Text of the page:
If you can get product market fit and some acceleration, I think you're pretty likely to get a base hit or a double, maybe even a triple. But if you're gonna raise a lot of capital, you will be gunning for that Grand Slam - John Stojka

Finding Your Vertical

If you build a product and choose a vertical market, you can expand to other verticals. Besides, in a vertical market, it may be an easier customer solution. A horizontal market is more challenging and competitive and requires more money to succeed. The challenge is to find your vertical. The best way to do that is by asking the following questions: Has this market adopted any tool like this yet? Is there a standard CRM or a place of integration I can integrate into? Is there a need for this product?

You pick a small pond, and you dominate it. We had this product that could solve various problems for many different people. But we didn't start getting success until about 2015 when we verticalized the solution for a specific vertical - John Stojka

For more interviews from the SaaS Origin Stories podcast, check us out on Apple, Spotify, or your favorite podcast player!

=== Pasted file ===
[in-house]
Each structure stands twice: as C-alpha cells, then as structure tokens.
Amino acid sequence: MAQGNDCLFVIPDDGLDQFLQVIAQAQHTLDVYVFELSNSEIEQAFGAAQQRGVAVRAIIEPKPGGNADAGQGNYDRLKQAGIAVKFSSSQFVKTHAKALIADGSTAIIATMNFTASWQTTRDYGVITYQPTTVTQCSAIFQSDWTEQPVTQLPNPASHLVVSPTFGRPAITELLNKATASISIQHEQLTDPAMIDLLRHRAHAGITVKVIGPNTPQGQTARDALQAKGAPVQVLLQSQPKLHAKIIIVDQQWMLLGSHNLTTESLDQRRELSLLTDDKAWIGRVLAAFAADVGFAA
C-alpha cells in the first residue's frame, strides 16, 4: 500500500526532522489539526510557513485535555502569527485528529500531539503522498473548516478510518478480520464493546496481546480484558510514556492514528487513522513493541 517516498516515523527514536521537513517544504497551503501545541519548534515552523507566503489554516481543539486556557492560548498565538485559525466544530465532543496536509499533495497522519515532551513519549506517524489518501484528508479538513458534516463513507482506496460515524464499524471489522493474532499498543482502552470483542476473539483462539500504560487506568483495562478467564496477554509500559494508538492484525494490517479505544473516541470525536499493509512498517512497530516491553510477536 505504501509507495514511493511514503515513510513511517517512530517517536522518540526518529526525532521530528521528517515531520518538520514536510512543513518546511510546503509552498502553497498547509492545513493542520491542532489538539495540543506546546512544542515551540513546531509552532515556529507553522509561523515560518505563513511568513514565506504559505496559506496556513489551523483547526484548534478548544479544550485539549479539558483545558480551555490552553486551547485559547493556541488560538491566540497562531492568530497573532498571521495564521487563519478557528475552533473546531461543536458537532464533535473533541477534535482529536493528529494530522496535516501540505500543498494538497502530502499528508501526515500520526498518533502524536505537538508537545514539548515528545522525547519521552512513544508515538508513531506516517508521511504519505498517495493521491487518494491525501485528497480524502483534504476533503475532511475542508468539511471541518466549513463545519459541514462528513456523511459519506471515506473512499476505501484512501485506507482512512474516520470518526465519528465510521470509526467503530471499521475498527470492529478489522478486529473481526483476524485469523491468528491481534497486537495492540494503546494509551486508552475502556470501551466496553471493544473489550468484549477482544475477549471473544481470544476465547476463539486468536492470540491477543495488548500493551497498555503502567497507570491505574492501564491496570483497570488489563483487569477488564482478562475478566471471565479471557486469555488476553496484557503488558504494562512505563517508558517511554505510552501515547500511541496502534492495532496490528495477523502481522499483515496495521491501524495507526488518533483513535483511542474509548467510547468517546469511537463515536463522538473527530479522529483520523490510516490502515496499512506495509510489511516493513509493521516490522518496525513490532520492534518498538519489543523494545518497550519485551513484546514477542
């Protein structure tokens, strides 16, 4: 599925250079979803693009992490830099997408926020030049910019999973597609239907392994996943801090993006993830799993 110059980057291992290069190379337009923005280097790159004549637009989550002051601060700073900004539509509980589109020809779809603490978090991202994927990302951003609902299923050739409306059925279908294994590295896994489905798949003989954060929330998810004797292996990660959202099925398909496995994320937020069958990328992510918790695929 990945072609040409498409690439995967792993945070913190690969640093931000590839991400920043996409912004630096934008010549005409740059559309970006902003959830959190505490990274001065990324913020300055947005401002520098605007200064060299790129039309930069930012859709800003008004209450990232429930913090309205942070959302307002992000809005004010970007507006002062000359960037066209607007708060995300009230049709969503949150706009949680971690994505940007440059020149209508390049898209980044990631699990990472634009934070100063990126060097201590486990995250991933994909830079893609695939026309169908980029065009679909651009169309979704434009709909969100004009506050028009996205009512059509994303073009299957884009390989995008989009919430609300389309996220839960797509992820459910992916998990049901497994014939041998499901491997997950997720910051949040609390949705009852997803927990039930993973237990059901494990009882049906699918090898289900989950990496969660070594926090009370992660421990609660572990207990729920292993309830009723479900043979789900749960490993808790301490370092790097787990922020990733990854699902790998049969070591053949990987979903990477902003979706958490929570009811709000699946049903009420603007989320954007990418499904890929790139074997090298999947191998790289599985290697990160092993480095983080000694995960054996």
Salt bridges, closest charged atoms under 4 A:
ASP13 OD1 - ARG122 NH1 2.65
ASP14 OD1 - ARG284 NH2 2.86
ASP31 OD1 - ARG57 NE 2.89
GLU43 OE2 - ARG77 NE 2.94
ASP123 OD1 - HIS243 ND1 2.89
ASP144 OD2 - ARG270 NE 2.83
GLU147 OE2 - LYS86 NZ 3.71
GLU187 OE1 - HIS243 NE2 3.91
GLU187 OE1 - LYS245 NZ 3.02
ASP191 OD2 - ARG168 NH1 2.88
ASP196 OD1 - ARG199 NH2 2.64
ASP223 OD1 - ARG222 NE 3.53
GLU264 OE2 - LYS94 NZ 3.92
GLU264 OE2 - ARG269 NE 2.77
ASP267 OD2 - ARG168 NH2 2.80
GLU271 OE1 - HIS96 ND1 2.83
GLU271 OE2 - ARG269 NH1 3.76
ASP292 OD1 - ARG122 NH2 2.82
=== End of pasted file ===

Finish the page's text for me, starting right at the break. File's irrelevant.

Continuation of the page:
John Stojka: We saw that with our business. If you don't invest enough and you don't get the capital behind you that you need, you could miss the market too and you can let someone else take the market. There's risk on both sides of it. Speaker 1: Welcome to SaaS Origin Stories. Tune in to hear authentic conversations with founders as they share stories from the earlier days of their SaaS startups. We'll cover painful challenges, early wins and actionable takeaways. You'll hear firsthand the dos and don'ts of building and growing a SaaS as well as inspirational stories to fuel you on your own SaaS journey. Here is your host, Phil Alves. Phil Alves: Welcome to the show, everybody. Today I have John Stojka from Sertifi. I'm very excited to chat with him about his journey to build his company to where it is today. Welcome to the show, John. John: Thanks, Phil. Glad to be here. Phil: To start, can you please tell us a little bit about your company and what problem does it solve? John: Yes. Sertifi provides an agreement platform that enables you to collect a contract as well as a payment together. We couple those things together. Historically, people would send a contract out, get it signed and then request a payment after the fact. We coupled those things together and built a workflow around that. Phil: That's awesome. You're solving the problem of having to use multiple tools because if you are going to sign an agreement, you're usually going to request payment later and you're just trying to make that easier for people. Could you tell us a little bit more about how the idea come about of building that product? John: Yes, so it came from some real estate business that we were in and we noticed that the contracts were getting lost. They were difficult to find and even the contract execution component of it was time-consuming. This is around 2008, so it was about seven years after Bill Clinton signed the E-sign Act which essentially gave the legal equivalent to an electronic signature to a handwritten signature, and that was a big deal. There was a flurry of startups that happened around 2000, 2001, 2002 but they all failed. We believe that the problem was, the reason they failed was because they're trying to solve the problem of identity. Making sure that the person who is signing the document is actually the person they say they are. We thought the problem was more geared towards ease of use. We thought that the most important thing was to actually make sure that the contract signing process and the payment process was easy. That's how we came about the idea. Our first customer was a company called CareerBuilder. The way we learned was we actually sat in the office with the sales reps. I'd watch them send out a contract and I'd watch them sit by the fax machine and verify a signed contract. I'm like, "Well, how do you know that the person that you send to is actually the signor on here?" They're like, "I don't. I just see a signature on the bottom of the page and that's good enough for me." I'm like, "Well, that's perfect. We could verify all that for you." Phil: That's awesome. You realized people were solving the wrong problem. That even the technology that people were using back in the day didn't solve that problem of identity. John: Yes, exactly. A lot of it is product-market fit too. The identity step is really important when you come to more sophisticated agreements or agreements that have more collateral, that have more monetary component to it. We felt, "Hey, look, if you're really going to make it really easy to use, then you can solve the problem for maybe the high velocity people." People who are sending out lots of contracts and they're lower dollar value and that's where problems with credibility came into play. Phil: You say you were in real estate before, so you are already dealing with a lot of contracts before you start this business? John: I was in a manufacturing company and part of what we had was real estate. That's where it was coming from, was the real estate component in that business. Phil: Yes, but in that business you had to deal with a lot of signing of agreements or that was a problem that you found in the market but you didn't leave that problem yourself? John: Yes, I think the business itself, it was a problem that I had and it was a pain that I was feeling. That's where a lot of these businesses come from. I think that's where a lot of good ideas are generated and then you got to go out to the market and typically validate it. You say, "Okay, I'm feeling this pain but are lots of other people feeling this pain?" Phil: Yes, I'm a big believer of founder market fit even before product market fit. A lot of people don't believe in that and it's a hot topic. I would love to hear your take. Do you think you had product founder fit or it didn't matter? John: I think we had a product founder fit but you're always a function of all of your past experiences too. All these little things that you do in your career and your life always lead you to hopefully founding your company or that big idea that you have. Before that, I lived in San Francisco, I was working for a technology company. We were doing actually web conferencing in 1996, so we were doing video and IP audio. We're one of the first companies that do that. That experience taught me that everything was going to go on the web at some point. All the business transactions that we have, all of our experiences will be web enabled. I'm looking at this paper world and I'm saying, "Well, why isn't that digitized yet? Why is that not going to the web as well?" That helped me as well and then seeing it in practicality helped us. Then we said, okay, let's go out and let's find the early adopters in this market and let's see if we can change the way people do business. Phil: To paraphrase what you said, basically, your life experiences in what you were you believe it made you the right founder for that company? John: Yes. Never undervalue your experiences wherever you're working. I've seen people who work at a beverage store selling alcohol, all of sudden get into the delivery business and all these different components of it. Whatever you're doing, whatever job you have will teach you something about a market fit somewhere down the road. Phil: Yes. I'm a big believer in that. In my own consulting firm, we build a lot of SaaS products and most of the times just an industry expert that come to us. I know everything about industry X, I want to build a SaaS for it. When I hear that, I usually know it's going to be a success because that person really understand that market and they view the experience, like you say, in whatever job they were doing. You decide to start the company. We talk about how your experience and you saw the market opportunity but when you decide to start the company, I know you decide to bootstrap that company. Why was that? Why you didn't want to raise any money? Why you decide to self-fund? John: Yes, I think the last company I came from wasn't bootstrapped, so I was part of a company. We raised about 60 million and this is '96, '97, 2000, so that was a lot of money at the time. I learned that a lot of times the risk-reward can get out of whack. If you raise too much money too quickly, believe it or not, the risk of you not having a great outcome can actually be higher. Bootstrapping a business, if you can get product market fit, if you get some acceleration, I think you're pretty likely to get a base hit or a double, maybe even a triple. If you're going to raise a lot of capital, you got to be gunning for that grand slam. Phil: Having that company, the experience, maybe you felt, "I don't want to be under all that pressure. I want to be more in charge," go deeper on that. John: Yes. I think at the end of the day, it really comes to time. Timeframe, so if you raise capital, you need to compress your time component. Instead of having a 10-year timeframe to execute against what you want to execute, you got a three-year. There's a lot of factors that may help you or may go against you. You may have customers, deals are taking a little bit longer than you hoped, maybe your products take a little bit longer, maybe adoption's not where it needs to be yet. You could have the right idea but just be too early. I think that's what happened to people in our market. I mentioned that they passed the E-sign Act in 2000 and there's probably about 100 companies that tried to build electronic signature software but the market just wasn't ready yet. I think that's really important. For us, we've been around since 2008. It's been a long run but I would say that it didn't come without a lot of trips and stumbles. Sometimes if you have investors, they're not going to be as patient with those stumbles. Phil: Yes, I agree with you. You are able to move more at your own pace and you're more likely to survive because when investors give you money, they expect you to either become a huge success or die. They don't want your company to just be making it. They do 10 investments and they know nine is going to fail and they're going to pressure the founders to either grow or run the company to the ground. That's why I'm a bootstrapper myself and I feel like the definition of success really change because what is success for bootstrapper may not be a success for an investor but if you just stay longer enough, you might be just as big as those VC fund companies. You just are not trying to move at that pace. John: There's a counterweight too. On the other side of that too, there's risk, and we saw that with our business. If you don't invest enough and you don't get the capital behind you that you need, you could miss the market too and you can let someone else take the market, so there's risk on both sides of it. Phil: Yes. I believe there's no one right answer. Depending what you are doing, the right answer for you maybe I need a lot of money because of the timing. I have to move quick. Depending on what you're doing, either you're better off moving slower and be a little more patient. If you can try to understand your business better and decide what you need is not just like, "Oh, because X did that." There's not one way to get things done, right? John: Yes, and I'm a big believer. The advice I give to a lot of people starting businesses is I think the first thing you should do is go read Peter Thiel's book Zero to One, and I think there are lessons in there. Have you read that before? Phil: Yes, I have read that book. John: Okay. [laughter] John: I think it makes a lot of sense. If you pick a small pond, you'll dominate it. I think the problem that we had was that we have a solution that can solve a lot of problems for a lot of different people. We really didn't have any success or starting getting success since about 2015 until we verticalized this solution for a specific vertical. Now, for example, we serve the travel and hospitality market. We are the largest provider of e-signatures of payment solutions in the market. We have about 16,000 properties in our platform. Organizations like Topgolf, and Dave & Busters, and Hyatt, and Hilton, and Marriott, they all standardize in our solution. Now, that was our pond and we've dominated it. Dominating a vertical, there's a lot of different advantages to it. You obviously have sales and marketing advantages to it, because your tax will eventually become lower over time, because word of mouth spreads very, very quickly, but you also have a great moat around your business too, because you're able to build it once and sell it many, many times. It's really difficult for a competitor to come in there no matter how big they are. Phil: Yes, for sure. That's the advice that I always tell people. You have to understand what a horizontal market is, and not a vertical market is. Maybe your horizontal marketing is you do e-signature and payment, but what's your vertical marketing? You're telling me it's travel, it's company like Topgolf. When you are starting, you have to be in their vertical and dominate their vertical. We have built so many CRMs and there's Salesforce, the big 10,000 gorillas dominated the horizontal, but they can't win the vertical because someone built a CRM just for the industry. They can't touch the industry, and that's an advice that I give people all the time. If you're going to build a product, you choose a vertical, and as you grow, you can go in more and more verticals, and eventually, you might become a horizontal product, especially for bootstrapping. Because if you go back, and if you want to start in the horizontal, that's going to require so much money. If you go into a vertical, you're going to know where to find your people, how to communicate to your people. It's going to make a huge difference, but it is a huge challenge to find a vertical, so let's dive deeper. How did you find your vertical? How hard it was? You say it took a bunch of years. What did you try? What worked? What didn't work? Let's talk more about that. John: What happened was around 2013/'14, we started to see that we were going to have to raise a lot of capital to compete with some competitors that did raise a lot of capital in the horizontal or we're going to go vertical. I always wanted to build a vertical software business. I never really wanted to build a horizontal software business. I always felt that the vertical plays were much stronger over the long run. At that time, we decided, "Hey, look, we're really going to verticalize this." We had a lot different customers. We had customers in financial services. We had customers in real estate. We have customers in tech. We had customers in health care. We always have a variety of customers. I basically spent a year, and I went out on the street, and I went to a lot of trade shows. I'd go to insurance trade show, for example. Meet as many people as I could there, just to put up a booth and see what kind of conversations we're getting. I did that with probably about eight or nine different verticals. There's some criteria that I had. One of the criteria is were, okay, has this market adopted any tool like this yet? Is there a standard CRM or a place of integration that I can integrate into? Is there a big need for this product, obviously? The industry that we found that match our criteria. There's lots of them, but the one that we picked was hotels. Actually it was hotels and medical. There's actually a vertical inside of medicals called home hospice that we picked, but we eventually decided to focus really just on hotels. Phil: That's awesome, so that was your first vertical and then you started from there. How much of your customer base, because you say you had customers spread out, so you decided to go in hospitality, hotels. How much of your customer base was the vertical that you chose when you chose? John: Zero, pretty much, and I never worked for a hotel either. [laughter] Phil: It was out of your research, after you went to other trade shows, you were like, "Okay, this is where we're going to go."? John: Yes, it was pretty much zeroing. We said, "Well, they meet the criteria for a market that need this tool. They will eventually adopt it, so we're going to have to work and get the product geared for it, make sure the product market fit." A lot of it just really came down on the sales side of it. The next step was, and I'm a big fan of Geoffrey Moore, so Geoffrey Moore, he has a couple of books out there. If you're starting a business, I really highly recommend that you read them. The big one is Crossing the Chasm. He really talks about if you're going to go into a vertical, you know how to really get through that vertical. The first stage of the bell curve is the early adopters. Then, you have the early majority, then you have the majority, and the late majority. Now your question is, "Okay, how do I find the early adopters in this vertical?" Then, we'd look at, "Okay, what is the behavior of an early adopter?" For us, it was, "Okay, what tools are they using?" We listed out three different tools that we thought an early adopter would have in that vertical. If you use that tool, then we're going to try to sell you our tools, what we thought were the next iteration for you. Phil: Nice. I really like how you build that strategy, so you build the profile. How did that pan out? Did that work very well, you guys had to adapt? Your hypothesis was proven? How did that go? John: Yes, it just takes a lot of digging. We hired some BDRs. I hired two BDRs, salespeople, and pretty much all their job was to give a list of these different property management companies and brands in the market, and I said, "Start calling them, don't sell anything, just ask them why are you using this, this, and this tool." Once we did that, we compiled the list and we found out there's about 100 companies, 100 hotels in that category. Then, we just began the marketing efforts. I said, "Okay, these are customers that we think are early adopters. Let's start messaging to them," and eventually, we get one of those customers, and then two, and then three, and then four, and now we have 16,000. Phil: Whoa, and is that still your biggest vertical today or from there you repeat the process to open other verticals for your product? How did that go? John: Yes, so this is our primary vertical today. Once you go into a vertical and you feel like you've built your moats, then you can start to look at other verticals. Since this is a horizontal tool, we have been looking at other places that we can go. Now, what we deploy is our win and extend model. You win the vertical, but then you extend through your customer's value chain. That can mean lots of different things, but what it means for us is that we're now extending through our customers. For example, Hyatt, there are other Hyatt Hotels that use our platform. One of the constituents that they deal frequently with is travel agents. Now, we're seeing travel agents who are beginning to need our tool. There's a network effect there because they need to be able to use the tool in conjunction with Hyatt. Now we're extending through the highest value chain and selling as a travel agent, and will continue to extend in that model. Phil: That's amazing. I love the model. I think that's an amazing device for everyone starting a SaaS product, like finding out a vertical, and then, extend on the vertical. Even if you're building a horizontal product like you did, it's amazing because if you keep growing that product. I love to talk about how to get customers in this show, and I think we did a good job here. Thanks for your insight. I'd like to move on to other topics. Now, we have a big organization of about 100 people, that's the size of the organization today, right? John: Yes, with 120 people, growing 30/40%. We did go through COVID, so for the event industry, it was pretty disastrous. It was pretty difficult, but ironically, we did grow about 10% per year through COVID, so we're happy with that. Phil: That's amazing. What I want to ask you, back in the day, when you're starting your first hires, now, we have past 100 people, and are any of those people are still in the company today? John: Yes. We made some turnover during COVID, but early on, we had a high retention rate. We had, I think, 92, 93%, it was higher than that, retention with our employees. We had very little employees leave. Now, as we've been expanding, we're not only hiring inside Chicago, but we're hiring around the country as well. We have a hybrid model. We have a primary office in Chicago, but if you choose to if you want to join us, you can work from anywhere. Phil: Nice. Who was your first hire and how was it to build the first version of your project back in 2008 when you were doing it? John: Yes, the first hire was a programmer. I was the sales guy, so I'd hire programmers to build stuff, so we'd go out to the customer which was CareerBuilder, and we spec it off for them, and then we'd have the programmers and developers start to build it. Phil: Do you still feel like that was the right first hire for your SaaS or would you do anything different? John: For me, it was because I'm not a programmer, but if you're a programmer, you might want to hire a salesperson. Phil: [laughs] John: [unintelligible 00:19:57]. Phil: That's awesome. What is some of the early mistakes that you made in the first years or first two years, that you feel like other founders could avoid, that you could maybe share with people? John: I think verticalizing probably a little bit earlier would have been better. We actually did verticalize a bit-- Earlier on, we saw Salesforce becoming a really predominant CRM. I think the mistake was that we confused Salesforce as a vertical and not just a platform. We said, "Hey, everybody who uses Salesforce can use our tool theoretically." Which was true. It was an integration point rise. A tiny integration point, but that was really difficult to sell to because there are always certain verticals with all these different requirements. A medical customer can use Salesforce and they had HIPAA requirements. A financial service customer can use Salesforce and they had workflow requirements. There's just all these different requirements that we weren't able to consolidate them and then scale that. The deal with software is you build at once and sell many times. Phil: That's pretty cool because it looks like we talk about horizontal and verticals but there is one-third way that you can specialize your software with the platform and that looks like that's what you try at the beginning. You can make a software, let's say, everyone that use Salesforce, and you could have a plug-in of integration, you can do for Shopify, you can build on the platforms that are out there. I agree with you, it could be great earlier on but there's also the problem with the platform just decided that they don't like you anymore. [laughs] My take from what you say is, you went platform first, you wish you had gone vertical first, but you never tried to go horizontal first, which would be very, very hard. John: Very hard. You can do it. You can definitely do it. It's going to take some capital. It could be done. Someone's got to do it. Phil: I feel like the people that go raise out that money, that's where they have to play. If you want to be a bootstrap, you should play as a platform or a vertical, at least in the early days. John: It's going to be interesting to see. I wish to see Salesforce as a business in the CRM space because it's like what you said, it's funny, every vertical I go into, they have their own CRM. If you are in an auto repair shop, there's an auto repair CRM. If you are in medical, there is a medical CRM. If you are in hotels, hotels have their own CRM. It's based on [unintelligible 00:22:30] platform. I would be curious to see what happens to the business. I think Salesforce is really big in the enterprise and the tech side. I think that's where they have a lot of success. Phil: For sure. They might even have to verticalize themselves because the last eight years running my consulting firm, I don't know how many CRMs for X we built. [laughs] Most of them become very successful because everyone is just like, "Let me go take this market from Salesforce. Let me go take this market from Salesforce." John: Yes. [inaudible 00:23:01] horizontal plays for how long-- I'm curious to see how that really pans out for them, how long it really lasts. Like you said, they are going to have to verticalize it. Phil: What has been your biggest challenge to-date? John: I think it depends on the stage you are at. I think every stage of your business is different. I think once you build it, your challenge should be scaling it, so finding some customers to buy it. Once you find enough customers to buy it, there is a lot of complexity into building a really good infrastructure too. Making sure that you're supporting your customers. That's something that, obviously, these CRM providers do really well. I would say that Salesforce is probably a big investment for them is to make sure that their infrastructure is reliable and secure. Once you get past that, then once you've built this really secure and reliable infrastructure, then you got to iterate quickly. You got to be innovative. That's hard to do when you're trying to make sure that you are very secure, very reliable, and those kind of things don't always go hand in hand. I say it's different stages. I think for us right now it's just a lot of just everyday execution, making sure that we keep the trains running on time. We're talking to our right customers, and to the customers, we're making sure they are happy and attracting new ones. Phil: Yes, I agree with you. For sure. Each stage is going to have different challenges. I guess because this show is about helping people and learning about the early days of your SaaS, could you share a challenge from the early days, maybe with a story? How it went, and how you guys solved that specific challenge? John: Geez. Which one? My gosh. There are so many of them. Actually, building up the platform was probably one of the easier things for us. We didn't have that much scale so we could just iterate it very, very quickly and build stuff. I think just getting customers, getting adoption, and finding your place in the market. In all fairness, there is probably 30 or 40 companies that were trying to do what we're doing, and eventually, now there's probably three or four. You're going to have to compete too and there's going to be winners and there's going to be losers. Phil: For sure. I agree with you. Finding your place in the market, and go back to the team they have been talking to the whole show is a platform, it is a horizontal what we were going to do. Where do you fit in that market? If you don't figure that out fast enough, you're not going to be in that market at all. [laughs] John: I know some providers that stayed. The thing for us is that we were never considering ourselves an e-signature place. We always thought that it was more about the whole process. The whole closing process. The negotiation component, the signing of the contract, the payment, all those things, and the workflows around them. The signature was just one thing that you do. We always looked at ourselves that way. We were always looking at at verticals that needed more than just getting that contract signed. We thought that was somewhat simplistic. We had to find that vertical that needed it, and that's why travel and hospitality really fit us well. For them, if you're going to book a room, let's say that you're going to have a party at Dave & Buster's, they are actually going to hold the room for you, a facility for you. They are going to have some food and everything. Getting a contract signed to them is not that valuable. What is valuable is getting the money. They won't know that you're really serious, and you really want to have in the vent until they collect the cash. Phil: Yes, for sure. John: That was the most important thing to them. That's the part that we really help them facilitate. Phil: I think that's amazing. You need to understand what's the biggest pain that you are solving for a customer. Going further, when did you know that you had a product that people really love? At what point did you know that and that your company would last? John: I think when you started to see the adoption happen a little bit quicker. I was really surprised that we started having more and more customers. We had these advocates that would go out and talk about our solution. I saw people posting it and I see leads coming in like, "Hey, I heard about you from so and so, and this person said that she uses you guys." We're like, "Okay. Wow." We're seeing this repetition happen, this repeatable, scalable sales process. This is a good fit for this market. Phil: Nice. When you start seeing they were going to grow from especially referrals you start to feel, "Okay. We're building something that people love." John: We could see the signs. It won't feel great. You won't feel like you're cruising, but once you see, it's the moment I'm starting to go on your side there. Phil: What was your biggest fear when you were in the first days of Sertifi? John: Funny, you get into it and you're so excited. You're like, "What? This is going to be awesome. I can't wait." [laughter] John: Then the reality hits you. I think the biggest fear is failure. I think that's always everybody's fear. Eventually, you're just going to fail. Every day there's different fears, systems not functioning properly it's going to go down or if you're going to have enough money to make payroll, customer cancellations, losing deals, whatever it is. You're going to have lots and lots of failures throughout the time period. You just got to hope that you just have some successes. Over time, your successes will compound. Phil: How do you overcome those fears? Like you said, there were more success than failures, or what did you do to overcome your fears? John: I think you just get up the next day and go at it again. That was what we were talking about we being bootstrapped. A lot of times if you're not bootstrapped sometimes the clock just kind of winds down on you, and you lose, and you got to go. When you are bootstrapped, you are in control. You're like, "We didn't figure it out yesterday but we can try to figure it out today. I think you just keep going at it and you keep iterating, and keep iterating, and keep iterating. As long as your long-term vision in the product that you have makes sense and is valuable to the market, at some point I think you will succeed. Phil: Yes, for sure. Just stay long enough and stay open-minded to make the changes that you need to make. Through this show, we talk about a lot of changes that you have made through your business to get where you are today. Let's say you could go back in time, you go back to 2008 when you started this business to meet yourself and you have about an hour with yourself, what would you tell yourself in that hour? John: Ironically, I would just tell myself to have a lot of fun. Just enjoy it. Some of the failures and the people that you meet will be the greatest things for you. Those are the things that you will cherish the most out of that experience. I look back now and when we were 10-20 people, it was just a ton of fun. We got to know each other, we did a lot of things, had a hell a lot of successes and a lot of failures together, but just enjoy the experience and you'll figure it out with time. Phil: You weren't even trying to give yourself advice. You'll just be like I have to hand over. You have fun, more fun. Just have more fun. That's the number one thing you'd have. You will not be like, hey, go through this vertical early. You're just like, "Okay, go ahead and have fun." Is that correct? John: What advice would I give myself? It's just tough. You just got to figure that stuff out. You just be really active and go out there and try to find the answers. I don't think there's any one piece of advice that I could have received that would have changed anything particularly. It was just these series of events and a series of decisions that eventually get you to your outcome. Sometimes it's like running a business. You can make 50, 60 decisions a day and you'll make a lot of decisions and those very simple decisions. How you respond to an email, how you respond to a customer, which customer you prioritize, who you hire, which resumes you're looking at. All these things that you do every day and capital allocation as well. Where does the capital come from? Which department should I invest into and which should I pull back ? All those decisions that you do will actually eventually accumulate over time. It's not one decision, it's the accumulation of all these smaller little decisions. Phil: Yes, I think the biggest takeaway from how you approached the topic with yourself, it is like, there's not one thing that we can tell an entrepreneur. It's about doing. You have to go do it, and you're going to keep doing it. You're going to be building the experience through the decisions that you make, through the experiences that you go through. There's no knowledge that you could just unload even for yourself in one hour and that will make a huge difference. It is just about, there's all the learning that we can do. Of course, I know that you read a lot like me because you talk a lot about books through this podcast. In the end, there's no replacement for actually going and doing and spend the time. You're going to learn, you're going to get the experiences from the mistakes and from the things that you get right. That's my takeaway from your answer. John: Yes, and it goes back to what I think I said before too. If I guess I would say something it's like hey, just focus on owning a small pond. Don't be scared that your market's small. You don't have to build something that's going to serve the entire world. Just focus on an industry or a market or a application that's small. I think that's okay and you'll grow from there. Phil: Yes, that's an amazing advice for any early-stage founder because sometimes you're afraid of going too small, but I think most times people actually make the mistake of going too big. [laughs] It's not like they're going to make the mistake of going too small. What is some advice that you hear a lot in the SaaS space that you disagree with? John: The SaaS market, I think it's still growing. I think it's got a lot of room for growth. I think about long-term optimistic about software and SaaS, I think the biggest opportunity and challenge at the same time for the market is going to be labor. We've got some structural changes happening where the workforce participation rate, for example, is lowering. There's not going to be as many people as a percentage in the workforce, which means businesses are going to have to learn how to automate a lot, a lot of things they do. I saw that in manufacturing. I think businesses like ours and yours, and any business is going to have to figure out how to remove a lot of these repetitive mundane tasks that they do every day. Software will be able to help them do that. I think the opportunity's tremendous for all of us. That's what I hear and I think that's probably true. Phil: For sure. One thing that comes to mind now, as you're talking about the workforce getting smaller, especially if we go back to VC fund companies, one of the metrics that they are looking at is headcount. I think that's the wrong metric. You should be looking at efficiency. How efficient are we? How can we do more with automation because you're in the business of building software? Then we are saying that we need more and more and more and more and more people. You're going to need more and more and more people, but what can we do to optimize the ones that you have and to not lose the people that you have? I think maybe that's an insight to come to what you're saying if we start to think about how the workforce is just getting smaller. Less people are participating. John: Yes. I think that's a structural issue. We read about that right now, where companies are having a hard time finding people. I don't think that's going to change. I think it's always going to be a struggle to find qualified workers. They're going to turn to us software providers to help them automate more. Phil: Yes, I think that's definitely a huge opportunity for us software providers, and then there's a lot more SaaS to be built. That's where I think those interest experts should start thinking about what SaaS should I build for my industry because it's going to be great. We're getting to the end of the show and I have just two more questions for you. The first one, it's what books do you think every founder should read? John: Yes, there's two books, I'd read Zero To One, I think it's really important. Crossing the Chasm, it's very important. Help you learn how to verticalize yourself, or at least how to get through the market adoption lifecycle. Those are two great books to read. Phil: Are you currently excited about and motivated by your business? John: Yes, I'm really excited. I'm really motivated about my business and about just the industry as a whole and the opportunity in front of us. I think this is going to be a time of massive innovation. We're lucky our generation and even the younger generations are very lucky to be alive this time. I'm not sure that other generations will have seen this much amount of progress and change as we have seen. Think about all these things that are going to start getting automated. Even when I was a kid, I used to watch a show called Knight Rider. Have you heard of it? [laughter] John: That was [unintelligible 00:36:18]. I remember every Friday, this is what I would do. I'd come home and I couldn't wait till 7:30 at night because Knight Rider was on. It was about this car named K.I.T.T, and this guy would drive this black Trans Am. It could talk and it could drive itself. It was amazing for me to think that potentially, in odd 10 years, we'd be sitting in these autonomous vehicles. There's going to be lots and lots of opportunity like that coming our way. For us and our business, and we're really excited about these iterations that are happening with us. We started with a lot of contract and workflow automation for paper, but now we're really doing a lot more on financial services and helping people collect money quicker and easier. Phil: That's exciting for sure. Yes, I do believe we're very, very early days in the software space. There's a lot more for us to keep getting mature and I think in the next 10 years it's going to be amazing. I do see those big guys like Salesforce getting disrupted because there's going to be space for new people to come to play. They're going to have to do something if they want to stay alive. [laughs] John: Yes, for sure. Phil: Awesome. John, it was amazing to have you on the show. You've got a lot of great insights. Thanks for your time today. John: Yes, thank you, Phil. It was great talking to you. Speaker 1: SaaS Origin Stories is brought to you by DevSquad. To find out more about how we help entrepreneurs launch new products and help larger businesses plug in a ready-to-go development team, visit devsquad.com. Add us to your rotation by searching for SaaS Origin Stories in Apple podcasts, Google podcasts, Spotify, or anywhere else podcasts are found. Make sure to click follow so you don't miss any future episodes. Thanks for listening and remember, every SaaS hero has an origin story.